WARSAW, Poland – The woman said she needed an abortion. She said she had already tried to leave Poland to get one, but her abusive husband had stopped her, threatening to go to the police. Across the world, a new virus was closing borders, restricting travel and trapping people inside their homes, and Justyna Wydrzyńska, sensing a chilling desperation, decided to send the woman a packet of abortion pills that she’d been keeping for her own personal use.
A year passed. Then out of nowhere, police arrived at Wydrzyńska’s door to search her home – some officers finding more than they anticipated.
“He opened one drawer and there was underwear, and then he closed it…I have a bunch of vibrators,” Wydrzyńska says with a laugh. “It was really funny. Now I know where to hide things.”
Wydrzyńska, 47, hasn’t lost her sense of humour, but her situation is serious. In July, she will be the first activist in Europe to face a criminal trial under Poland’s incredibly strict abortion laws, which permit the termination of a pregnancy only in the case of rape and incest, or if the mother’s life is in danger, though both can be hard to prove.
Wydrzyńska is charged with “helping with an abortion” and “possession of medicines without authorisation for the purpose of introducing them into the market” for sending another woman abortion pills. If she is found guilty, she faces up to three years in prison. Her trial comes at a time when abortion rights are facing a renewed threat: Any day now, the US Supreme Court could overturn Roe v. Wade, the case that gave women in the US the right to abortion care nearly 50 years ago. Without Roe v. Wade, 26 US states are certain or likely to ban abortion. In the last 25 years, more than 50 countries have increased access to abortion, while just three – Poland, the US, and Nicaragua – have scaled it back. Observers and activists are keenly watching the outcome of Wydrzyńska’s case as another indication of the growing attack on abortion.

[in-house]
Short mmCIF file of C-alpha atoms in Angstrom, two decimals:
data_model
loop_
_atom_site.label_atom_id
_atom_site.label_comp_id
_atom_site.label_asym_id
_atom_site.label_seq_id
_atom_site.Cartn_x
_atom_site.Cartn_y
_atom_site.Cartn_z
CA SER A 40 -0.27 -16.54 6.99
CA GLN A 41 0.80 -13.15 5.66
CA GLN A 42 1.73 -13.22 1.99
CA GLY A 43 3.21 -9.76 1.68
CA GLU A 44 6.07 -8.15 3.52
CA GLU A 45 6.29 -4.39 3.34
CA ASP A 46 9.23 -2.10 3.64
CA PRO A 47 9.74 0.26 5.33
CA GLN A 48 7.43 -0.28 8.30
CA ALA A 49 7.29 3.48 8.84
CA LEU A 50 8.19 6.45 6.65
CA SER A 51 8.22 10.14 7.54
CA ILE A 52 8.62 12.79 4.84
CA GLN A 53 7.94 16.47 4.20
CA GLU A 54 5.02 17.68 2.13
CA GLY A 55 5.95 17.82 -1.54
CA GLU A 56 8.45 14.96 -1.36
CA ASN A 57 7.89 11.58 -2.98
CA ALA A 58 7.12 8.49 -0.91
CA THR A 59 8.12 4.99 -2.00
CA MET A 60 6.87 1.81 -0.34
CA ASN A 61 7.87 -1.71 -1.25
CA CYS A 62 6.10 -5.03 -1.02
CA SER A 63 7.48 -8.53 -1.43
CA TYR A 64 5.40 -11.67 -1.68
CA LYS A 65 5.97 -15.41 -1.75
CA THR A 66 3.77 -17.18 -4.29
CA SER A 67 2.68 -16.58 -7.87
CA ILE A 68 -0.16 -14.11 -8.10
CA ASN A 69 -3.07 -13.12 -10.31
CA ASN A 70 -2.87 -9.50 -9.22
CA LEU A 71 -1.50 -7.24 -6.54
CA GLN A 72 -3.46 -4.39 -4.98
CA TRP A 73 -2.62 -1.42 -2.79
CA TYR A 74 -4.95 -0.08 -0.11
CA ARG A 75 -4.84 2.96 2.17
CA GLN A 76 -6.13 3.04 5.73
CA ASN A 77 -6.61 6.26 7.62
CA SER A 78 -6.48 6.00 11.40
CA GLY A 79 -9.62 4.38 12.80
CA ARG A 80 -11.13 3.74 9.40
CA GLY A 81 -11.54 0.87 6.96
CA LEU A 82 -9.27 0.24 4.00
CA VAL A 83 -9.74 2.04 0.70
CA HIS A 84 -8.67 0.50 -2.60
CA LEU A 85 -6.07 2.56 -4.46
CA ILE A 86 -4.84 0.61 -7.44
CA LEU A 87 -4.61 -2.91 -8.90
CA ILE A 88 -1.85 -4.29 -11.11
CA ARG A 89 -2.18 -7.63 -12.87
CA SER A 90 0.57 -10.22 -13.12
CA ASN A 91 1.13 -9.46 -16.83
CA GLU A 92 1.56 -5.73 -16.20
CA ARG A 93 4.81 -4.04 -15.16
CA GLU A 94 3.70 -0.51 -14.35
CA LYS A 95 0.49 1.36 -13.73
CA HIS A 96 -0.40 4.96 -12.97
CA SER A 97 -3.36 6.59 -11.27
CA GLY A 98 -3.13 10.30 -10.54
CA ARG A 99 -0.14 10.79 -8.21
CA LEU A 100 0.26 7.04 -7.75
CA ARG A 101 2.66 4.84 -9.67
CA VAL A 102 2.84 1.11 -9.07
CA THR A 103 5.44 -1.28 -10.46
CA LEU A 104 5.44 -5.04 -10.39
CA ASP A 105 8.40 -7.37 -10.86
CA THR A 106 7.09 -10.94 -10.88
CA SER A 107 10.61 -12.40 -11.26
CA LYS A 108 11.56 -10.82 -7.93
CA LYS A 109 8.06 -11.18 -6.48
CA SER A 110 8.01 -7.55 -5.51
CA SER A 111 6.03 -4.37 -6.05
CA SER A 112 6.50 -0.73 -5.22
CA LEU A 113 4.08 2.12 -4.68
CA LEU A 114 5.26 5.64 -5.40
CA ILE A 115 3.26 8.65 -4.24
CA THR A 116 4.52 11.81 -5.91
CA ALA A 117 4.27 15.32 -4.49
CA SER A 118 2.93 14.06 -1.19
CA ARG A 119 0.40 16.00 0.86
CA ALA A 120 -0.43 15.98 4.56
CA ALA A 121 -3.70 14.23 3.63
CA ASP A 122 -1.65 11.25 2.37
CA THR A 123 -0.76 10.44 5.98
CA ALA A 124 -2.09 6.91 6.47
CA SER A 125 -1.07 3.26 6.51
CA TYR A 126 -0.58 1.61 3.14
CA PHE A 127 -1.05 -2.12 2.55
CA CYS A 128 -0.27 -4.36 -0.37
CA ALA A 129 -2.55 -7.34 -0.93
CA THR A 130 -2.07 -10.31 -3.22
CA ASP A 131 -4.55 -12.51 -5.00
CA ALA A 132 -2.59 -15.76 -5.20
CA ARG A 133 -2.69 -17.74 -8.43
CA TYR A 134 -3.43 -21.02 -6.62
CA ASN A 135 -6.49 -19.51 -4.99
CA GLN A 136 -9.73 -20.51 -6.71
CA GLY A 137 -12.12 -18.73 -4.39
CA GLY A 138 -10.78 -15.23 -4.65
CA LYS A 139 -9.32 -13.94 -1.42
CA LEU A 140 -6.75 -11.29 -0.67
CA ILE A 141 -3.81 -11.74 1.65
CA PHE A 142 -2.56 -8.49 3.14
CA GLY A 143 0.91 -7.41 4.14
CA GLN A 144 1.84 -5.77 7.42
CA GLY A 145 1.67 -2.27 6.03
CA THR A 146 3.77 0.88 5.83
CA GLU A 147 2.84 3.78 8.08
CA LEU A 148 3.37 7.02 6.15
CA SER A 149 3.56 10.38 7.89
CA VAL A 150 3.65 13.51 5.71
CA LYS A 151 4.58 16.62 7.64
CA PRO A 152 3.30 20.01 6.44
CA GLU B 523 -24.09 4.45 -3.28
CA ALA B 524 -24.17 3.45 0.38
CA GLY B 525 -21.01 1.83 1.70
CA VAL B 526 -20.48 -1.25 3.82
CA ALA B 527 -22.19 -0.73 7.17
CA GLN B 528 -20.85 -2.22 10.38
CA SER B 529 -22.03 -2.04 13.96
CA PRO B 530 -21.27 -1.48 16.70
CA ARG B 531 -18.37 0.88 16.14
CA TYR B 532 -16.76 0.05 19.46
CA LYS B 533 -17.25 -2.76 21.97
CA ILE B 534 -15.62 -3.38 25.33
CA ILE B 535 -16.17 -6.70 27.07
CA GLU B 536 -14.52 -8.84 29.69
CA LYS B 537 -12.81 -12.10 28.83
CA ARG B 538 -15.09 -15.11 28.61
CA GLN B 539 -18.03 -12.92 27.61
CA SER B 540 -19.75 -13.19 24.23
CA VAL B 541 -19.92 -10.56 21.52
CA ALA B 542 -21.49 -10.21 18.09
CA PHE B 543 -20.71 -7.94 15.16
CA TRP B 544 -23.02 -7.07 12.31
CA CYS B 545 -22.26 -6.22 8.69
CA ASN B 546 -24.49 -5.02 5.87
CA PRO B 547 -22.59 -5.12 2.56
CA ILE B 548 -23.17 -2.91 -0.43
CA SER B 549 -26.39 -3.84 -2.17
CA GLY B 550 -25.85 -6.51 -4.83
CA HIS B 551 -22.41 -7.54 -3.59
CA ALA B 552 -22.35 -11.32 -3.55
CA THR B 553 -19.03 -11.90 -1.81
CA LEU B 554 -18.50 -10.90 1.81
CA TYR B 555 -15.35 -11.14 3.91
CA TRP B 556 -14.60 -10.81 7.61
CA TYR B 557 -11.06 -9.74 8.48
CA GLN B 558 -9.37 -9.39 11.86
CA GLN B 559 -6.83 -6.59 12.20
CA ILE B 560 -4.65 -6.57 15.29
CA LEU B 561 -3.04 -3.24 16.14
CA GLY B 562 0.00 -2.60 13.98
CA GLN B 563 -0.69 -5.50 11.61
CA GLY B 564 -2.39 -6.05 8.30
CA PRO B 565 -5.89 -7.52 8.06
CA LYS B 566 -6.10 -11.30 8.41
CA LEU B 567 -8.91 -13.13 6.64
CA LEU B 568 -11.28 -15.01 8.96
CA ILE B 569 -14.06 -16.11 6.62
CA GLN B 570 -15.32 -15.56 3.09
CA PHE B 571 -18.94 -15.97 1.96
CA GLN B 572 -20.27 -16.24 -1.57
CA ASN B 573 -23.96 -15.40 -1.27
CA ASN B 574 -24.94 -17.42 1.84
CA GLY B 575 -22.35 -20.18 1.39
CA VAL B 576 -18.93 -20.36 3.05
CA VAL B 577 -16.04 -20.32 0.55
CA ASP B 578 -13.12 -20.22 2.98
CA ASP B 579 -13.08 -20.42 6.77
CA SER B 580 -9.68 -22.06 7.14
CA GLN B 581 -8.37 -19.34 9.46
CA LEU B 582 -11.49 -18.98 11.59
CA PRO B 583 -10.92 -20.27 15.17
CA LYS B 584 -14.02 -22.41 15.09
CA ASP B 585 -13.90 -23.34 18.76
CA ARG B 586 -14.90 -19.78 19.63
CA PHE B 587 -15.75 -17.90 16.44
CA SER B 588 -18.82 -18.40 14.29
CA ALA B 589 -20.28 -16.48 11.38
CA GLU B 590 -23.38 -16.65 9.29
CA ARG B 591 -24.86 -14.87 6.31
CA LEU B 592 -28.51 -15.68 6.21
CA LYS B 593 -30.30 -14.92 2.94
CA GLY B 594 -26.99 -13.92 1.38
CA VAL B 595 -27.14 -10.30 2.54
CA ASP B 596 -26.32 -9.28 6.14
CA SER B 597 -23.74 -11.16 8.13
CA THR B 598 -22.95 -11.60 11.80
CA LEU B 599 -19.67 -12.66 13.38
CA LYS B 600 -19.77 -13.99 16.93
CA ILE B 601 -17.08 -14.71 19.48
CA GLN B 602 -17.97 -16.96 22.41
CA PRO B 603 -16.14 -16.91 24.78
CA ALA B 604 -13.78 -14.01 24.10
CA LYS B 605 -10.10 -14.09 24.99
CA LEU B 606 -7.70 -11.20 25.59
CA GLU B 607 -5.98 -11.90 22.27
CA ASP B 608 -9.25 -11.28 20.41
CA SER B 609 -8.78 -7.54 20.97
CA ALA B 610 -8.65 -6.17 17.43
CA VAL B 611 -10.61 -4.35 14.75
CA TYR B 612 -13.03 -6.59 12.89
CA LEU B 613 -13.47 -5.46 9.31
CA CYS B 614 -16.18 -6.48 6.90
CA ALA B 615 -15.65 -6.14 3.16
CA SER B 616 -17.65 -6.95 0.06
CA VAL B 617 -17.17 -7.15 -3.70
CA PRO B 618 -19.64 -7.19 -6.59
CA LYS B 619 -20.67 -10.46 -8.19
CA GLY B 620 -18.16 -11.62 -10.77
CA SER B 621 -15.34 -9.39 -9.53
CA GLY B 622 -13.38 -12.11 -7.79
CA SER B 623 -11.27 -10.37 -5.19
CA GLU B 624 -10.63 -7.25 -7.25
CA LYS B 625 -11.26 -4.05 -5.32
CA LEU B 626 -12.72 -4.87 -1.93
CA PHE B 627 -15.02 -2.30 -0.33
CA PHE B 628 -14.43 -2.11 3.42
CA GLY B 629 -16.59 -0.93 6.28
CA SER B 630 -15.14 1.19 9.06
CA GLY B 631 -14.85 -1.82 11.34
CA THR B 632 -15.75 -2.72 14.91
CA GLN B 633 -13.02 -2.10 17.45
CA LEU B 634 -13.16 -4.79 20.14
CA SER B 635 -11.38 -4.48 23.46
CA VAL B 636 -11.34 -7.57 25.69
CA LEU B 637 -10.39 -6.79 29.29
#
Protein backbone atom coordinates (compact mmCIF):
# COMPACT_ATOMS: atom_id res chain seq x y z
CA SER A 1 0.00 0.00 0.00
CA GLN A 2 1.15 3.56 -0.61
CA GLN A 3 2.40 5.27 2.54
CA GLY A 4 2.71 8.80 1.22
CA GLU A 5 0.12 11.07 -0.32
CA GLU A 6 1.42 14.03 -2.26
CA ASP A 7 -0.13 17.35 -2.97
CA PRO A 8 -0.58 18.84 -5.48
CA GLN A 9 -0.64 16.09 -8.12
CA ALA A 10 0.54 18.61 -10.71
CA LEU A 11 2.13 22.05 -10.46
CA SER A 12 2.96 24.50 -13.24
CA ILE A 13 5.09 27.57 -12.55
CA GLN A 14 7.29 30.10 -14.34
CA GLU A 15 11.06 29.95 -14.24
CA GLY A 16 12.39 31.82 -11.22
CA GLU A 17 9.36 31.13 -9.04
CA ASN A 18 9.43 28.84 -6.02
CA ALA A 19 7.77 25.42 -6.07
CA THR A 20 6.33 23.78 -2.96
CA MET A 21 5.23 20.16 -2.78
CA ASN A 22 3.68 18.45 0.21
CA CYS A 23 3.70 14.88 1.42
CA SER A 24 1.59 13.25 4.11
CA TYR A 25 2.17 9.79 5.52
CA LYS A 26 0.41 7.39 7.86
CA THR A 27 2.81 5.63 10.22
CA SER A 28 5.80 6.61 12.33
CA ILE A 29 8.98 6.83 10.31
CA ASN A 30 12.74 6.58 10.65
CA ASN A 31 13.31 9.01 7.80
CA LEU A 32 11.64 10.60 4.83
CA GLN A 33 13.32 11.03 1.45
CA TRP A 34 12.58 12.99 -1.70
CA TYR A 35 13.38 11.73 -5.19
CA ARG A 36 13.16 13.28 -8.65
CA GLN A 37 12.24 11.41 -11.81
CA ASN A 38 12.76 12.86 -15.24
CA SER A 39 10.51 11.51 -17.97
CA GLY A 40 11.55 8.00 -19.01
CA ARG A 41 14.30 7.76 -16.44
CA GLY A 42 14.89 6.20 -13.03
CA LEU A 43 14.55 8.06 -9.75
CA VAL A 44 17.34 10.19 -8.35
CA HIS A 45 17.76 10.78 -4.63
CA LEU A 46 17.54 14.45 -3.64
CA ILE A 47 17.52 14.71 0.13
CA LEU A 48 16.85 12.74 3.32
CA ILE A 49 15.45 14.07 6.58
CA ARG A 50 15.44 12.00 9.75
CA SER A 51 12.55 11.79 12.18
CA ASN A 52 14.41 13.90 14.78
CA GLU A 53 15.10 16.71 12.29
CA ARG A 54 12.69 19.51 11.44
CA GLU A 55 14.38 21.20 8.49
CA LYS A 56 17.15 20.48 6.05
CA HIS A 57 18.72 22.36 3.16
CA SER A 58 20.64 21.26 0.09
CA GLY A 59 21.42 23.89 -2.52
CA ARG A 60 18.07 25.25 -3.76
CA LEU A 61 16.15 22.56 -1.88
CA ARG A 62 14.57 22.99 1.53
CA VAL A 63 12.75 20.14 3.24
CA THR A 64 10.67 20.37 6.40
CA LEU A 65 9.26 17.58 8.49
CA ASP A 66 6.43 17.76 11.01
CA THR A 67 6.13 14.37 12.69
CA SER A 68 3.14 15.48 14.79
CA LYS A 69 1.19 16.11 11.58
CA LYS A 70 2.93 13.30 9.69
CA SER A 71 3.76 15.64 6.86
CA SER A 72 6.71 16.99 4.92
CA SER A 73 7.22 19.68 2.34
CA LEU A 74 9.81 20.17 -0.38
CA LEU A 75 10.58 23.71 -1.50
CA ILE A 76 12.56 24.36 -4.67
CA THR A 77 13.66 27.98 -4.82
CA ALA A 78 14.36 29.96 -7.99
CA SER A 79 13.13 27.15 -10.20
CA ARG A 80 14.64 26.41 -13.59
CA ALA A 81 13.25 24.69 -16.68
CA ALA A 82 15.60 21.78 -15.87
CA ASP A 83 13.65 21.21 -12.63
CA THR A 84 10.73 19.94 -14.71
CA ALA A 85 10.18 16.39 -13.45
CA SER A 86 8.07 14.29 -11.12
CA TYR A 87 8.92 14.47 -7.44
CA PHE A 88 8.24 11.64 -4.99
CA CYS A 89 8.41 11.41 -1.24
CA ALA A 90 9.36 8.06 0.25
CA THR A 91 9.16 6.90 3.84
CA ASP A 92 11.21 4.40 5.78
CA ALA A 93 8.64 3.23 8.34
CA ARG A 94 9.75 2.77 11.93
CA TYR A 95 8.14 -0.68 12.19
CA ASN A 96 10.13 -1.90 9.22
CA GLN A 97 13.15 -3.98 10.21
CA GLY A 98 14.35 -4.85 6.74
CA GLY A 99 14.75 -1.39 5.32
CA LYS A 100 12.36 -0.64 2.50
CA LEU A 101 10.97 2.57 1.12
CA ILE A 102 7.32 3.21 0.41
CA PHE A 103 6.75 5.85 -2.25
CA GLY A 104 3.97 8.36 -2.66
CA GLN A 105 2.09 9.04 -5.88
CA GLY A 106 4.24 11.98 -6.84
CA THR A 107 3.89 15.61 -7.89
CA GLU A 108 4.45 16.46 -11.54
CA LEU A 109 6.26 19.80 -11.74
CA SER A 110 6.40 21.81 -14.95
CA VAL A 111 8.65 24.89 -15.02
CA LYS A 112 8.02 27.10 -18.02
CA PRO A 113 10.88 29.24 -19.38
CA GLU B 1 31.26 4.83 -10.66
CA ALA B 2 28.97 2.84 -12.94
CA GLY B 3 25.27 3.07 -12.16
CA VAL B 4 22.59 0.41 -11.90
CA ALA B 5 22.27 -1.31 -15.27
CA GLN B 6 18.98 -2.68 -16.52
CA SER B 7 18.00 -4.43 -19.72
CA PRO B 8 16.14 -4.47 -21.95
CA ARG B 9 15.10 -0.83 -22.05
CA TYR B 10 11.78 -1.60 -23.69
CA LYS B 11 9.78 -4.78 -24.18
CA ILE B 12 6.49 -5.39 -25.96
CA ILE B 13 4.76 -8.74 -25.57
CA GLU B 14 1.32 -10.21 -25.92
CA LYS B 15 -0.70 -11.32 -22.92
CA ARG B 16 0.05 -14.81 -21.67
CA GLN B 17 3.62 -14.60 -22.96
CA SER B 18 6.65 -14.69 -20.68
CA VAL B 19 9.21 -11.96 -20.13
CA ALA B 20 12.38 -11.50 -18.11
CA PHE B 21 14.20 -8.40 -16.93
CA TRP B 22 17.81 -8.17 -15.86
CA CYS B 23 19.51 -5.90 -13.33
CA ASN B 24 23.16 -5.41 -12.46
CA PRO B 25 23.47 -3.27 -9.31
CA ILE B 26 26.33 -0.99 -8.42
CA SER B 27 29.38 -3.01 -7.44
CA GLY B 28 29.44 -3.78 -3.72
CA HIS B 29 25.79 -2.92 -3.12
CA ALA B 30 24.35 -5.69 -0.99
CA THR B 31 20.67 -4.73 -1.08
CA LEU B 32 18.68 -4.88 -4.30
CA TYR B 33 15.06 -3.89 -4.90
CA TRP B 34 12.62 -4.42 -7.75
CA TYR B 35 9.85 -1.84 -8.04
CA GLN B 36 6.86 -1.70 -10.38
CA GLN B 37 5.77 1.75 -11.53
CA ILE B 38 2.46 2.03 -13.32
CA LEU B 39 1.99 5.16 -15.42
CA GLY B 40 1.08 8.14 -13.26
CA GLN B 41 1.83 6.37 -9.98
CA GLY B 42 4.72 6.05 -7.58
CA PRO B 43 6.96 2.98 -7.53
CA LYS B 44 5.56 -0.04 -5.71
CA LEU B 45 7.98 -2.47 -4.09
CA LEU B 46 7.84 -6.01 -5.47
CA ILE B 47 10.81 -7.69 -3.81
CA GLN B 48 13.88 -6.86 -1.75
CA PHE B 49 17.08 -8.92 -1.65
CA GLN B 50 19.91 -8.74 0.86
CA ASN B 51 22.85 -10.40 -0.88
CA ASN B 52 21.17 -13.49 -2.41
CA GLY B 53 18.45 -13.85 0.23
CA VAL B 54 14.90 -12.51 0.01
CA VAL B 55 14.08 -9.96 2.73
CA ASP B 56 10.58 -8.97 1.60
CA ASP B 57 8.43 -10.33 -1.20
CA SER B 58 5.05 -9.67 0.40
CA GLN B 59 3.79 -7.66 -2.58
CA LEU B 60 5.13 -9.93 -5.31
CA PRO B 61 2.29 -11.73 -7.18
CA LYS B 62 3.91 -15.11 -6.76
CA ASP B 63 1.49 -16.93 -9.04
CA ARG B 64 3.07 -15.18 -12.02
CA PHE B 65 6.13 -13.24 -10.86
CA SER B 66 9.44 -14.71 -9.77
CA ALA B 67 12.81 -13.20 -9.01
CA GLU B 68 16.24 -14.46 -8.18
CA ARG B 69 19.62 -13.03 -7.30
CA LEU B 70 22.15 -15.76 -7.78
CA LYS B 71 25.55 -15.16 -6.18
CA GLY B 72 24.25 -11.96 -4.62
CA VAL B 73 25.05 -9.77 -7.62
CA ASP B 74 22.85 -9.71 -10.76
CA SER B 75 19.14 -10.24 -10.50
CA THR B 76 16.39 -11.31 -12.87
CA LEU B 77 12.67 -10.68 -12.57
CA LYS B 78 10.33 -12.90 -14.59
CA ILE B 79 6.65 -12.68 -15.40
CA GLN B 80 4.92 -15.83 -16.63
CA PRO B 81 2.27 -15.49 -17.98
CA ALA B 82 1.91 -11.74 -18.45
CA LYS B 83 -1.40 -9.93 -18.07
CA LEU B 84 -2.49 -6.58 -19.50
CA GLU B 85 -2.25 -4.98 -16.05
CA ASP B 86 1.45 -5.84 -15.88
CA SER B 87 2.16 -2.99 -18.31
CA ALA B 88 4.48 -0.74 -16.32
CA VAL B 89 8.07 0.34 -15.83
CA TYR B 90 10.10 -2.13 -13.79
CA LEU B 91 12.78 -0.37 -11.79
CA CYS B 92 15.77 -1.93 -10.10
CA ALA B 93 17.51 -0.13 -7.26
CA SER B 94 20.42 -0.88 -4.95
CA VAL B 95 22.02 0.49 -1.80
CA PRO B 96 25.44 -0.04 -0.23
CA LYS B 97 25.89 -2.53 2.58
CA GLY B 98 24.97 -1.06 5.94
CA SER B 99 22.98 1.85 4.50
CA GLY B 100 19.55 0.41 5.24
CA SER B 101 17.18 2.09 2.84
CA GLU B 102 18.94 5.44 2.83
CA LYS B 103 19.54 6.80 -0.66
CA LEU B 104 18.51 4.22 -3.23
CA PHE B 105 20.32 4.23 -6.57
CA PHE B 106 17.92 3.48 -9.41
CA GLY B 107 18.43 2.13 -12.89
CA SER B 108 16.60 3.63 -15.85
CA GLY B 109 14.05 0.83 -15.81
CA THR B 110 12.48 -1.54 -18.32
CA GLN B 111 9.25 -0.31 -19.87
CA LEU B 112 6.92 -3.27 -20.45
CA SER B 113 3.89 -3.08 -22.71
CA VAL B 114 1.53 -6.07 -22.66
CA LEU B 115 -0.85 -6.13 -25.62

Poland is ground zero in the battle for abortion rights in Europe, where abortion is largely legal apart from the island nation of Malta and Poland. Activists here have been working within the confines of Poland's extremely restrictive abortion laws for the past three decades, but in 2020 things became particularly bad after a court removed one of the most significant exceptions allowing abortion to legally take place. It was a move that sparked massive protests and created a hugely different reality for activists like Wydrzyńska. As a consequence of Poland’s recent restriction of abortion laws, at least two women have died. Last November, a woman named Izabela lost her life after doctors refused to remove a foetus without enough amniotic fluid to survive, eventually leading to fatal sepsis. The day before she died, Izabela texted her mother saying, “Because of the abortion law, I have to stay in bed and they can’t do anything.” In January, a woman known as Agnieszka T died from suspected sepsis after doctors refused to remove a foetus after its heartbeat had stopped and a twin foetus was still alive.
A notice board in Abortion Dream Team's office in Warsaw.
The dangers facing women at almost every stage of pregnancy in Poland’s anti-abortion climate – and the strong tactics of its ultra-Catholic anti-abortion groups – has bolstered the important work carried out by Wydrzyńska and the organisation she co-founded and volunteers for, Aborcyjny Dream Team (Abortion Dream Team in English, or ADT). While their work is vast and wide-reaching, Wydrzyńska and other volunteers occupy a simple office space – one small room, to help thousands and thousands of women coming forward every year for help. “THANK GOD FOR ABORTION”, reads one sign inside the ADT's office, on the top floor of an unassuming building in Warsaw. “Abortion rights are human rights,” reads another.
It’s here that Wydrzyńska has volunteered since 2016 to raise awareness about abortion, provide emotional support, and help coordinate access to abortion via other charities. Through ADT’s helpline, Wydrzyńska and the other volunteers help around 1,000 people a month with advice and around 20 people a day with info on how to get medical abortions. With a large social media presence, they are often bombarded with messages on Facebook and Instagram, where they also provide advice.